Thursday, October 24, 2013

“I Do” in Lime Green

In the city of Tokyo forty million passengers use the metropolitan rail system every day. By comparison, the highest daily train usage in Europe is in Germany where the number is only ten million daily. Of Tokyo’s many different train lines, the most notable is the Yamanote Line, a loop line of twenty-nine stations connecting three million passengers a day to the city’s multiple centers. This train line was always a favorite with me not only for its convenience, but also for the appealing lime green of the passenger cars. In my early years in the city the cars were a solid green but in 1985 they became silver and green. The particular green used on the cars, signs and diagrams is a shade of lime green with the poetic name of Bush Warbler green, or uguisu-iro in Japanese.

Stories abound of the jam-packed rush hour trains in Tokyo, and the platform attendants whose job is to push passengers more tightly into the cars before the doors close. Those stories are likely accurate in the telling but fall short of imparting the tactile crush of a Yamanote train ride at 8:00 a.m. on Monday morning. For many years my early mornings in Tokyo included a 7.5 mile crunch on the Yamanote from Shibuya Station to Sugamo, a ride that left me rumpled, poked, twisted, stepped on and rubbed with a mystery mix of hair oil and cologne. You get used to it, and despite the negative aspects, there does not exist a more efficient transportation system anywhere in the world.  

Now imagine getting married on such a train. On October 14 that is exactly what one Japanese couple did. The day happened to be the 141st anniversary of the train’s start of operations and as part of the celebration Japan Railway East offered one couple the chance to hold their marriage ceremony on the Yamanote Line on that particular day. Guests were limited to 120, with exclusive use of the 11-car train as it traveled around the twenty-one mile Yamanote Line loop. For the one-hour wedding run, passengers were limited to the couple and their guests, and though the train stopped at all twenty-nine stations, the doors did not open. For one or two in the wedding party there might have been the small problem of no restrooms, meaning holding it in for the duration of the ride and ceremony. The wedding couple and their guests had to agree to having the media present to film the event, surely an advantage since it guaranteed a well-recorded commemoration of the day.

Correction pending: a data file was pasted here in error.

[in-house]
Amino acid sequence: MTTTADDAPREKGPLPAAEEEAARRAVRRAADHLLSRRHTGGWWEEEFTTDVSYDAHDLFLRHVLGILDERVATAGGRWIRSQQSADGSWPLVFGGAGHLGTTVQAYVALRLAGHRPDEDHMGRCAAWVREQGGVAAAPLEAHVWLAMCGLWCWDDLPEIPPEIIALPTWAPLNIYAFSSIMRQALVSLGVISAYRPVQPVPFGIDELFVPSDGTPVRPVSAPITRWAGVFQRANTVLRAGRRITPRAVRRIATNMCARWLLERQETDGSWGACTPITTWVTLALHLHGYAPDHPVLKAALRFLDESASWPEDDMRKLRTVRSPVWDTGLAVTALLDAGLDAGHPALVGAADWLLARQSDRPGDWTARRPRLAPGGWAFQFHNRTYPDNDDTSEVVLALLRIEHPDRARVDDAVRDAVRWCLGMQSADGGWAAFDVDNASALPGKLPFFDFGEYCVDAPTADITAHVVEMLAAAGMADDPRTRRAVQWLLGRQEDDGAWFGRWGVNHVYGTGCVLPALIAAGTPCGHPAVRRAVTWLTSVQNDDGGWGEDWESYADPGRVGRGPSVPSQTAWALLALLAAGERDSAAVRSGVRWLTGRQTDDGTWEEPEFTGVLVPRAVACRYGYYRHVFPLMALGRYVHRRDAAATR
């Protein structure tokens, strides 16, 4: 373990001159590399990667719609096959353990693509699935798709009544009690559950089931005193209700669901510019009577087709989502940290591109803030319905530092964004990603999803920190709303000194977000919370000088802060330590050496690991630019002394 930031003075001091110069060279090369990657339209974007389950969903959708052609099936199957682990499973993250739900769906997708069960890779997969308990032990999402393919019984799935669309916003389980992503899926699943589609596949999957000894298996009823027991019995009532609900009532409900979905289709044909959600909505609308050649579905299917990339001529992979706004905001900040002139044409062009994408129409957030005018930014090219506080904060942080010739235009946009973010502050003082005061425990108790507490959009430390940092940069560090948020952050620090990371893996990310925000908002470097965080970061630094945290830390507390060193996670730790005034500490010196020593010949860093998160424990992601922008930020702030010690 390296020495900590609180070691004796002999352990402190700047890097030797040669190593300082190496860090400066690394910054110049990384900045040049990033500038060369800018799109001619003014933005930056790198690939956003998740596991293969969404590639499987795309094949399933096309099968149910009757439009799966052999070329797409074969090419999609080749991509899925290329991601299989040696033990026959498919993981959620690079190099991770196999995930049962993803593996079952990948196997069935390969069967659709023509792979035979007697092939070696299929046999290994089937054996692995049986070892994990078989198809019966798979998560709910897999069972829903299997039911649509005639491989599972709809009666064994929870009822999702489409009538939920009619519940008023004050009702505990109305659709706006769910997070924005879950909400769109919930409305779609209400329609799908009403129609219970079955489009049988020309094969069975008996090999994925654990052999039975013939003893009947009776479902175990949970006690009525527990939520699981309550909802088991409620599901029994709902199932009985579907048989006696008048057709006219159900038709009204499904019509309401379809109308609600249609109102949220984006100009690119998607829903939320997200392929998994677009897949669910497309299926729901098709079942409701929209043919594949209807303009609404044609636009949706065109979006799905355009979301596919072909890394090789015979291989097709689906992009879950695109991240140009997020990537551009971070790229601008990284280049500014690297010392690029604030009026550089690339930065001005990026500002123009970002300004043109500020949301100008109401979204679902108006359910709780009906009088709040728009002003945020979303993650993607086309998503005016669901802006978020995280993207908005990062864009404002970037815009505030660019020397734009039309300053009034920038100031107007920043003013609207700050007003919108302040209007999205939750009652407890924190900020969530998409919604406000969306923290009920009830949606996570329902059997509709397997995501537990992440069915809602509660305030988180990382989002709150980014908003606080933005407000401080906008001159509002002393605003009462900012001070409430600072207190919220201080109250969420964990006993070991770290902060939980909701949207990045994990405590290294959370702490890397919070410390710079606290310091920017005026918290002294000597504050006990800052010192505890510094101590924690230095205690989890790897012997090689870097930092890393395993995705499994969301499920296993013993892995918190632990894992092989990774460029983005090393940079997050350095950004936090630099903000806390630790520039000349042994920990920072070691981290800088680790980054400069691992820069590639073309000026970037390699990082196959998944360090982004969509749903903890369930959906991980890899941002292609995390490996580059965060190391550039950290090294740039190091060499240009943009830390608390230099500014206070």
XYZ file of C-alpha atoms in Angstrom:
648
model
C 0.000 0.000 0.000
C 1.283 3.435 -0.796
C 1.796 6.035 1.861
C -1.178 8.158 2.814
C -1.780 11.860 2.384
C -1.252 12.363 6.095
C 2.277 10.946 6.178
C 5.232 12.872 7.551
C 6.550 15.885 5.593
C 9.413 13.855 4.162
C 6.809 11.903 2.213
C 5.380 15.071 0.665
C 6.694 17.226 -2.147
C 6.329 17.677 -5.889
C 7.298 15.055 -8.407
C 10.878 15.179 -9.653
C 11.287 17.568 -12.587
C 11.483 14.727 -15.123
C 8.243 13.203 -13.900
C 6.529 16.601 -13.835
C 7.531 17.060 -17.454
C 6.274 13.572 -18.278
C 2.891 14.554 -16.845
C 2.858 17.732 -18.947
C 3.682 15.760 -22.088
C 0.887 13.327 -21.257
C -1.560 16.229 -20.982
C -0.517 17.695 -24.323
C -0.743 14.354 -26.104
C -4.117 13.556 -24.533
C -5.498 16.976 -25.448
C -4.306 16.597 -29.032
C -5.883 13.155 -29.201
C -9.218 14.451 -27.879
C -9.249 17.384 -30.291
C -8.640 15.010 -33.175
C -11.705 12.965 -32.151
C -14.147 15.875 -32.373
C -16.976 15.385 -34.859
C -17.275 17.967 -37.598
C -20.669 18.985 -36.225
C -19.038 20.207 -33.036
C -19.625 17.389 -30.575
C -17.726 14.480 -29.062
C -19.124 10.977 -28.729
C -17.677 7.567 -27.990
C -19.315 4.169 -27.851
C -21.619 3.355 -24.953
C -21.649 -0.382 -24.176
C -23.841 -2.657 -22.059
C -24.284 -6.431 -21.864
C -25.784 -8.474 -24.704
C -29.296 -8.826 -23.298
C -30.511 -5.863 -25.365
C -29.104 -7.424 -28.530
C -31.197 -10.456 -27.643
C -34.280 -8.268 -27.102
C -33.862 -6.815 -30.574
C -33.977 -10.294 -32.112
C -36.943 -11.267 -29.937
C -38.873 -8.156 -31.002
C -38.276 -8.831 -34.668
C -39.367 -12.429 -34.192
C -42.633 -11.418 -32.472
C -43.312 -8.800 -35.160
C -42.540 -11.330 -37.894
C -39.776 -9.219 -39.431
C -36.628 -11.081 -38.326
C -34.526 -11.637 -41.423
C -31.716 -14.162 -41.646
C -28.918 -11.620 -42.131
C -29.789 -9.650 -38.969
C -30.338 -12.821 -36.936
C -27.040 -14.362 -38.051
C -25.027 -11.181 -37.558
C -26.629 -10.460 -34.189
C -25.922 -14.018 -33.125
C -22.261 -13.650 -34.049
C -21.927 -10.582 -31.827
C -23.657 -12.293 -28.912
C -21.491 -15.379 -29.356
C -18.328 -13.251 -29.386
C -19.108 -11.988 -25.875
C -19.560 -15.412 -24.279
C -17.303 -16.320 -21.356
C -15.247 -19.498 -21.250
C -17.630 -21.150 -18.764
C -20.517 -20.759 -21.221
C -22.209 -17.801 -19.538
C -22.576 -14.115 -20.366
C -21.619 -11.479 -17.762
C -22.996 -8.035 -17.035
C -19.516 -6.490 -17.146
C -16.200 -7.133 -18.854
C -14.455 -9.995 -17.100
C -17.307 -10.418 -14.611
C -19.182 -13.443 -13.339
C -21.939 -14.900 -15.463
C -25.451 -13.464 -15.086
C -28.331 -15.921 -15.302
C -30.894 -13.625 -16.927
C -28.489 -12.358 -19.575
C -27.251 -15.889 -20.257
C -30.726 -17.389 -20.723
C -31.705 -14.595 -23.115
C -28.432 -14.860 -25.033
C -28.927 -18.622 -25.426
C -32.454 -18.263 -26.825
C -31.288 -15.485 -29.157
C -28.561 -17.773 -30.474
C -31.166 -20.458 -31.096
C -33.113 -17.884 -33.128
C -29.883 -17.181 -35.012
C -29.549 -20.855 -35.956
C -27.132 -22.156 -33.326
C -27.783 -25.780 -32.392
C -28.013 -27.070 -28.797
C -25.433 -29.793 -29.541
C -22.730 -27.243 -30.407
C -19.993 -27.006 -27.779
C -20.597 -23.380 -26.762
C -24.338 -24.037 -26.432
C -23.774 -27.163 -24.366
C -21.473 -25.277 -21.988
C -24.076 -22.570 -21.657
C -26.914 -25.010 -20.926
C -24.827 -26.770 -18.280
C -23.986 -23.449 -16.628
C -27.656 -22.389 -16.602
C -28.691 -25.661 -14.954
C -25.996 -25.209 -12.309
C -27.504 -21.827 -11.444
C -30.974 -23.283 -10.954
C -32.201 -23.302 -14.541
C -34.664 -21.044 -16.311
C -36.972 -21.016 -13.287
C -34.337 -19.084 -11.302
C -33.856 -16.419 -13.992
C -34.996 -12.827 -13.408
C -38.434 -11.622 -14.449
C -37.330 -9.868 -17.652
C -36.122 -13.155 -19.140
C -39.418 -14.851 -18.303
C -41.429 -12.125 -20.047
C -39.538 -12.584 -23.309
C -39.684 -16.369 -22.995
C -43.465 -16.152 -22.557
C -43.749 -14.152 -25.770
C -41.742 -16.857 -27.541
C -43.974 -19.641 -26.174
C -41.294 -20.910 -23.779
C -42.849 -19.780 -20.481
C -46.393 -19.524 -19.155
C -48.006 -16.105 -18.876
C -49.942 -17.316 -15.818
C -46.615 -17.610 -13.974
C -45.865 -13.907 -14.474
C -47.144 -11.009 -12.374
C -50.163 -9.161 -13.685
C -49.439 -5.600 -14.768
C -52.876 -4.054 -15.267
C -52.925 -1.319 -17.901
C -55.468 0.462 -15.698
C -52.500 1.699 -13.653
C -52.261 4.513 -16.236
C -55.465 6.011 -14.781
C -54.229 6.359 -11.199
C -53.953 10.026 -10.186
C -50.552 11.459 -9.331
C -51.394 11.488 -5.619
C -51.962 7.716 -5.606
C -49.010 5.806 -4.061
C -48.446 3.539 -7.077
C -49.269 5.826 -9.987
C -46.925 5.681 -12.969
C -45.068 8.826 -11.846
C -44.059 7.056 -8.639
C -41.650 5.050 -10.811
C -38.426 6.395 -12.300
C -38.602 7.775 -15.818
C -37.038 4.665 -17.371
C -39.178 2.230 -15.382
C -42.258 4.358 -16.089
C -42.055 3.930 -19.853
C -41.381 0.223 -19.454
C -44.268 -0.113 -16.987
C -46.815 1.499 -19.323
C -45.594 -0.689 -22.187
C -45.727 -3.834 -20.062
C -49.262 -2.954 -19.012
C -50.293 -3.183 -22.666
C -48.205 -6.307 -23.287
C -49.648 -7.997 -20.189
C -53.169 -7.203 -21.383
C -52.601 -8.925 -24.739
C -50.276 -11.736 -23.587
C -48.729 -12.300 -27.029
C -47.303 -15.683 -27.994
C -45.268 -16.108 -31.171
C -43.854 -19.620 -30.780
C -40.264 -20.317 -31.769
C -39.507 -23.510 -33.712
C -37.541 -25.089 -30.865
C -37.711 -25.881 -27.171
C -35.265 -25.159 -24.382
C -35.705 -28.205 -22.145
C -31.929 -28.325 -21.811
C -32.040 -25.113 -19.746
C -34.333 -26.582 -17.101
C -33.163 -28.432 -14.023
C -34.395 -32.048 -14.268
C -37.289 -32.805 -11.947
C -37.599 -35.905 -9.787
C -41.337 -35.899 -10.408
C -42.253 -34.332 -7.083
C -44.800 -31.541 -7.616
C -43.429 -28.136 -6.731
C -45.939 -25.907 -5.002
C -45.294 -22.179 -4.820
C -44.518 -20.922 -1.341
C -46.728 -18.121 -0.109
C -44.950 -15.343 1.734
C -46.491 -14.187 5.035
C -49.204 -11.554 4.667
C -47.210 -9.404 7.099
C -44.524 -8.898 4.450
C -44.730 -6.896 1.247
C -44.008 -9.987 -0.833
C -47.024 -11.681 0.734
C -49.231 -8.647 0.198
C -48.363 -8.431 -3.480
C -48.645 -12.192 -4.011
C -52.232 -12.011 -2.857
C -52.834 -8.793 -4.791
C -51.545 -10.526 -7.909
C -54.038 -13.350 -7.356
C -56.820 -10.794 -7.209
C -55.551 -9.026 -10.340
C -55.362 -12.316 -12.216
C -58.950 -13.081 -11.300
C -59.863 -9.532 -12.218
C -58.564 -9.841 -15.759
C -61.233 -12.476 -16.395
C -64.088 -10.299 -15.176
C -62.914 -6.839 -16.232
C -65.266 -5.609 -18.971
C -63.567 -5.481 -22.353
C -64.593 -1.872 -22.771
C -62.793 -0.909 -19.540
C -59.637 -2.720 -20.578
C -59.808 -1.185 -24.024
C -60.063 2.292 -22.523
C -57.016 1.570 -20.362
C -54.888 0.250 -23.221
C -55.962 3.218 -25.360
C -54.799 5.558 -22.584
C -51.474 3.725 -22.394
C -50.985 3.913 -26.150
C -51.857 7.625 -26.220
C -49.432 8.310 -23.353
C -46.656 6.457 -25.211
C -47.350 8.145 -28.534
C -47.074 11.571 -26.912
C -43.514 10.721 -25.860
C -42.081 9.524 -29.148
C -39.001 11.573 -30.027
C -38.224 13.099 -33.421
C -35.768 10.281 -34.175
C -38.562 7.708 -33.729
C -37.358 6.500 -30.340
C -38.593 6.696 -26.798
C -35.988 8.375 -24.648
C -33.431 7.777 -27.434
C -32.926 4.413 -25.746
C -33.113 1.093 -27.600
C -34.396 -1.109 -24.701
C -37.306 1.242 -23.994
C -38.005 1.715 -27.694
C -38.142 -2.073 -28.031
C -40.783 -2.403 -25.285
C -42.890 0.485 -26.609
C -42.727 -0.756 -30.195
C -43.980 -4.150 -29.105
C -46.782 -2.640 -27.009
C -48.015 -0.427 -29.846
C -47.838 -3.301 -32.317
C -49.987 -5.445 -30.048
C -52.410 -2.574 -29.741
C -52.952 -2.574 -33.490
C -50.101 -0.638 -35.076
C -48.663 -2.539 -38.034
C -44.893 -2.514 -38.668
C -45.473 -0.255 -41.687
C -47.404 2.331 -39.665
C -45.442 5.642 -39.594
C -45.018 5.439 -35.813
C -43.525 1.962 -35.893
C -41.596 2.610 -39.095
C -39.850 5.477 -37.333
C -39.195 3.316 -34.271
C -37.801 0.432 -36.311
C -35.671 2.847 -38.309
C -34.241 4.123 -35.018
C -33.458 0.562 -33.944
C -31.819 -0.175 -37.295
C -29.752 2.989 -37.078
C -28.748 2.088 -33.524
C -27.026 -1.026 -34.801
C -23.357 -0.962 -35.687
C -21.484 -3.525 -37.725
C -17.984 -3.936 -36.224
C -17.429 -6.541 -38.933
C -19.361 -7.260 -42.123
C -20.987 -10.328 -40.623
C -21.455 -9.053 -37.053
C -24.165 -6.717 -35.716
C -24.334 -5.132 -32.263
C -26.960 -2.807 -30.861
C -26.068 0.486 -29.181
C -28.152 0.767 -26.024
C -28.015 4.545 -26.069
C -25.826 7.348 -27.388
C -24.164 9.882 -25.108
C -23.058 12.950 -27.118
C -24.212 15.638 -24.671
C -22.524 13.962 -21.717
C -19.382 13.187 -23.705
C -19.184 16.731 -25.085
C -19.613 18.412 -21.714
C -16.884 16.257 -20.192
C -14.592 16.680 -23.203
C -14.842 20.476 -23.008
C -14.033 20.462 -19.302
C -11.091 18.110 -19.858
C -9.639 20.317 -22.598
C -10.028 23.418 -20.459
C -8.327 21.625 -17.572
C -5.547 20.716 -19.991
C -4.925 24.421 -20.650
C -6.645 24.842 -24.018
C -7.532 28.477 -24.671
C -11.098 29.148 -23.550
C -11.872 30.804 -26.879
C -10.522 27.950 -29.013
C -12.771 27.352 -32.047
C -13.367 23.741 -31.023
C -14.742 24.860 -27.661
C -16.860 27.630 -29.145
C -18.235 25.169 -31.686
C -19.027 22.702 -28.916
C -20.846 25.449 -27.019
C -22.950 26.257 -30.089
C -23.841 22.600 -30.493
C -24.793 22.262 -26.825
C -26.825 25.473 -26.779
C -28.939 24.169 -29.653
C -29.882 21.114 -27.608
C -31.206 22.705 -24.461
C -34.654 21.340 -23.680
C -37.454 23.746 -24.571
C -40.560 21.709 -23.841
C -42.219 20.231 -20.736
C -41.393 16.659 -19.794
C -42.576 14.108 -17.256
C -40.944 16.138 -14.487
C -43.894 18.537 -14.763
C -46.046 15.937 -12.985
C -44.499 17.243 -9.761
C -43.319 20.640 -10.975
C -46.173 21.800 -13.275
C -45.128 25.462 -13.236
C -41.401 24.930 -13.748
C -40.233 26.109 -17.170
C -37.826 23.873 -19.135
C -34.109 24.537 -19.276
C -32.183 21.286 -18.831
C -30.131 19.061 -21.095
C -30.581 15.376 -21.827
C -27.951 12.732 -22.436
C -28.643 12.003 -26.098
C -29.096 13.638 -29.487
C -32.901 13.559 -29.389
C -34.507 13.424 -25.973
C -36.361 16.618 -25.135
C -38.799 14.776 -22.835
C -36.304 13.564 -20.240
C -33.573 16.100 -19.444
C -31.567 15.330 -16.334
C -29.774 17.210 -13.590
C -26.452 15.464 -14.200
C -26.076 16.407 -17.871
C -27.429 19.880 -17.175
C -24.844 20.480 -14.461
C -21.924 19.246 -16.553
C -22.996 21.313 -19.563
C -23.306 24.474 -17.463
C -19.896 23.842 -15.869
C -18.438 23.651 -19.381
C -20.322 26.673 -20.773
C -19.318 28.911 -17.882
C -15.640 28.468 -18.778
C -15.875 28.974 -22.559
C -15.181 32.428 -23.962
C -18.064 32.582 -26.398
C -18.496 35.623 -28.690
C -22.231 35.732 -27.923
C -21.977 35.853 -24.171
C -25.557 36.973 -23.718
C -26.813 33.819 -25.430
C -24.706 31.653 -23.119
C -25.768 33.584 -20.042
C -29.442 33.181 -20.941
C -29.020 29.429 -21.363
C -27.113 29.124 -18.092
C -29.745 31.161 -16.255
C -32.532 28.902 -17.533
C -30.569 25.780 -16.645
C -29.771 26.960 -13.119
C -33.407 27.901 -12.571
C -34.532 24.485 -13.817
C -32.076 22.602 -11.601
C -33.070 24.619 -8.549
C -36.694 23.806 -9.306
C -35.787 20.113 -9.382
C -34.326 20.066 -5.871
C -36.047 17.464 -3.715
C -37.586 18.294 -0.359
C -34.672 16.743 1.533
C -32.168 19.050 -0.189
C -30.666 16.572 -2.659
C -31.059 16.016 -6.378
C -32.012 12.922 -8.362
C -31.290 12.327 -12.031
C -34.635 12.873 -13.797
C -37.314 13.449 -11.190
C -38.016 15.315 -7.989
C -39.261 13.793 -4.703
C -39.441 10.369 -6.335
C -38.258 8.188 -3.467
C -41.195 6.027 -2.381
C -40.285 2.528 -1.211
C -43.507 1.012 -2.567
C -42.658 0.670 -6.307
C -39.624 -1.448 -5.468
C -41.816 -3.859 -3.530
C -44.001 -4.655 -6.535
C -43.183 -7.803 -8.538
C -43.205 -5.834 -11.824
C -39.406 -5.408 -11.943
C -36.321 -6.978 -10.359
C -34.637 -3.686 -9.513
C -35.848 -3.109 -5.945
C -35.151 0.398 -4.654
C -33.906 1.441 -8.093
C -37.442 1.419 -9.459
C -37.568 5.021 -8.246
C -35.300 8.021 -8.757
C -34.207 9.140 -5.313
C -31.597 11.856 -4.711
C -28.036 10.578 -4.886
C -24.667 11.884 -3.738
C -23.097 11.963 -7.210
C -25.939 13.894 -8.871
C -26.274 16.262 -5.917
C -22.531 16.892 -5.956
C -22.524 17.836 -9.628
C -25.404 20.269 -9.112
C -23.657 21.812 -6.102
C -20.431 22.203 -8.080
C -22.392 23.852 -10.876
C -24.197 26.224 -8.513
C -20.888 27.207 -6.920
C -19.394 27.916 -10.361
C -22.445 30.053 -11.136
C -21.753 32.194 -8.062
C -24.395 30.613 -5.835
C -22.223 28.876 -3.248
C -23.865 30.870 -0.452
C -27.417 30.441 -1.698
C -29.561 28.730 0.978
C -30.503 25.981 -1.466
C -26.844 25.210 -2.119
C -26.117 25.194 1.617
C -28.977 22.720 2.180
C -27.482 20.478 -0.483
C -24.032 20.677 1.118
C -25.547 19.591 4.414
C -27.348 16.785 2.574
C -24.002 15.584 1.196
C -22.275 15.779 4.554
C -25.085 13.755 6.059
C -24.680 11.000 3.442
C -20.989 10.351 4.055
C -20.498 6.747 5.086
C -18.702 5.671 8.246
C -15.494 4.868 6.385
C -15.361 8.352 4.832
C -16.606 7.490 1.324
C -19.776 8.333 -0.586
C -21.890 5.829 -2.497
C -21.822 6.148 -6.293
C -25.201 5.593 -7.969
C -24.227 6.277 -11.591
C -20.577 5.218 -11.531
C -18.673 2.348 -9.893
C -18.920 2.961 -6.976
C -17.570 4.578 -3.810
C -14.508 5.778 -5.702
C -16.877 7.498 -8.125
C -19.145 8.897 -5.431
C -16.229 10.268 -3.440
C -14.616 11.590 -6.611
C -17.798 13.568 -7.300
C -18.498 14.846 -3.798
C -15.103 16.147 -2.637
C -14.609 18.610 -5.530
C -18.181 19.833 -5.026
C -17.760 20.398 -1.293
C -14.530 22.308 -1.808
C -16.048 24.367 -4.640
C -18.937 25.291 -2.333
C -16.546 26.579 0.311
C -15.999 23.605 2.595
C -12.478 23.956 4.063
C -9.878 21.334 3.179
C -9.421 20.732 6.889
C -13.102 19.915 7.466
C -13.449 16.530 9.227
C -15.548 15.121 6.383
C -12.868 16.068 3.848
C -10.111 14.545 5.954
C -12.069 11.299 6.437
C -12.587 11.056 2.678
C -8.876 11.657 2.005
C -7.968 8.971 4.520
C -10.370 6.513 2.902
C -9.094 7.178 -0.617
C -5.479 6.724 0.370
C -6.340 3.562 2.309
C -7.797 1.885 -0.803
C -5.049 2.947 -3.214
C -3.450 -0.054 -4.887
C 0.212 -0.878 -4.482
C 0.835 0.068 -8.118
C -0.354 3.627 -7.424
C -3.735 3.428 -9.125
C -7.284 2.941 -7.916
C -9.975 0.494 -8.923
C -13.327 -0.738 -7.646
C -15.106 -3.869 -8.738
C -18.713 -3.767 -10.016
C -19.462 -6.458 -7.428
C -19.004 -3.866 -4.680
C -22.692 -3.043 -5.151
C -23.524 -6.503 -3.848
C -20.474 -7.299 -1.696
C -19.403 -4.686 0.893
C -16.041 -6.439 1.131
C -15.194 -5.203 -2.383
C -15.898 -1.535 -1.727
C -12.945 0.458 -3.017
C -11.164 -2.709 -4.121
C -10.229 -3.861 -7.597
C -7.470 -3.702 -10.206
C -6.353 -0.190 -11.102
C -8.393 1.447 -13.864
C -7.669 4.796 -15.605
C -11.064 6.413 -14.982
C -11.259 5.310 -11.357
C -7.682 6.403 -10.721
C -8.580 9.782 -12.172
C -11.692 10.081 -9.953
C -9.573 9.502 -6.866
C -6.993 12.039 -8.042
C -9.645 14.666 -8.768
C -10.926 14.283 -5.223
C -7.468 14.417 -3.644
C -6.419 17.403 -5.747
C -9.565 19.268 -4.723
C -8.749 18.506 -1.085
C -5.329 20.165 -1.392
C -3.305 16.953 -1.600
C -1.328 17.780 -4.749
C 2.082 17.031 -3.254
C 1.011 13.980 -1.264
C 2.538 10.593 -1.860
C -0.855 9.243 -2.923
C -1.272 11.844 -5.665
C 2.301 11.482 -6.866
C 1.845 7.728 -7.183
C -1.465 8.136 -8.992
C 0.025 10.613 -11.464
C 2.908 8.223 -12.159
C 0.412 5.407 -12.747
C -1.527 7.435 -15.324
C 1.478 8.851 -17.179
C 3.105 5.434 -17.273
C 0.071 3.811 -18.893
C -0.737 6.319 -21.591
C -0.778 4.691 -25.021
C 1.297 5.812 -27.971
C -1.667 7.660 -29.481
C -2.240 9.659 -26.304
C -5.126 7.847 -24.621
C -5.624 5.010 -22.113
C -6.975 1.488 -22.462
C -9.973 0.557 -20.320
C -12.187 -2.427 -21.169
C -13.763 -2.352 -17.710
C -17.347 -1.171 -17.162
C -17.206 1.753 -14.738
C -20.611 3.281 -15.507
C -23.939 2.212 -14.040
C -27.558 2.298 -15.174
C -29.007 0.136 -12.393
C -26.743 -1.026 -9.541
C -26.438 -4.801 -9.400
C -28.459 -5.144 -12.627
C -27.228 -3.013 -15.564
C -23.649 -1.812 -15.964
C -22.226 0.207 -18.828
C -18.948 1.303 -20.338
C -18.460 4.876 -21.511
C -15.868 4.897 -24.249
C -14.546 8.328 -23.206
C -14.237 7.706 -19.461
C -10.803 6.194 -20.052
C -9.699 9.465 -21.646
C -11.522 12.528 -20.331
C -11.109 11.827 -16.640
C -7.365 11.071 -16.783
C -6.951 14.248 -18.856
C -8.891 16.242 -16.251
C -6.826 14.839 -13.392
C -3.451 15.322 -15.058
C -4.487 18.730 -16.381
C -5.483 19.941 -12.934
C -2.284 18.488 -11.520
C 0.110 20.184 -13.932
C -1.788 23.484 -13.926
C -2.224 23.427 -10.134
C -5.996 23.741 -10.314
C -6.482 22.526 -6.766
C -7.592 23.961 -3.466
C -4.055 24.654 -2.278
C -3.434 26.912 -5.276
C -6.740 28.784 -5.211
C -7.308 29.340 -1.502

Photos of the newlyweds were hung throughout the train and a video re-enactment of the marriage proposal played repeatedly on screens above the doors during the ceremony. The seated guests applauded the pair as they walked through the cars to No. 6. Other passengers waiting on the platform at Ikebukuro Station greeted the newlyweds with cheers as the train began its circular journey. “We want to cherish the bonds with family and friends that we have confirmed during our wedding preparations,” Suzuki told their guests.

The couple who won the Yamanote wedding lottery are Nobuhiko Suzuki, 27 and Sayaka Tsuchiya, 28, who East Japan Railway found most interesting among the applicants because their courtship took place daily on the No. 6 train during their commute to Shimbashi Station for work.

There was no charge for the train wedding but it was the rail line’s belief that they got publicity enough to justify a few bottles of free champagne. The reception held later at the Hotel Metropolitan Ikebukuro (operated by the train line) was paid for by the wedding couple. Considered by many Japanese to be the most beautiful season, the “Railway Day” wedding fit perfectly with the custom of marrying in autumn.

Oct. 14 is designated Railway Day to commemorate the beginning of the first railway service between Shimbashi and Yokohama stations in 1872. The Yamanote Line went into service in 1903 but the full loop was not completed until 1925. The company launched its lime green cars in 1963, with the stainless steel body coming in 1988. The special train used for the wedding is currently in service to commemorate the 50th anniversary of the lime green cars.


  1. Hard to top that.
    I was just thinking earlier that I kind of missed the Japanese stories. The bicycle tree was my all-time favorite but this is right up there. Fascinating people.

  2. Interesting post about Japan--as all those you do about your long years spent in that country. As I've said many times, it is fascinating to get glimpses of another culture, one so steeped in tradition and their own way of doing things that are, most times, so totally different from those of America.


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Oak Hill, Florida, United States
A longtime expat relearning the footwork of life in America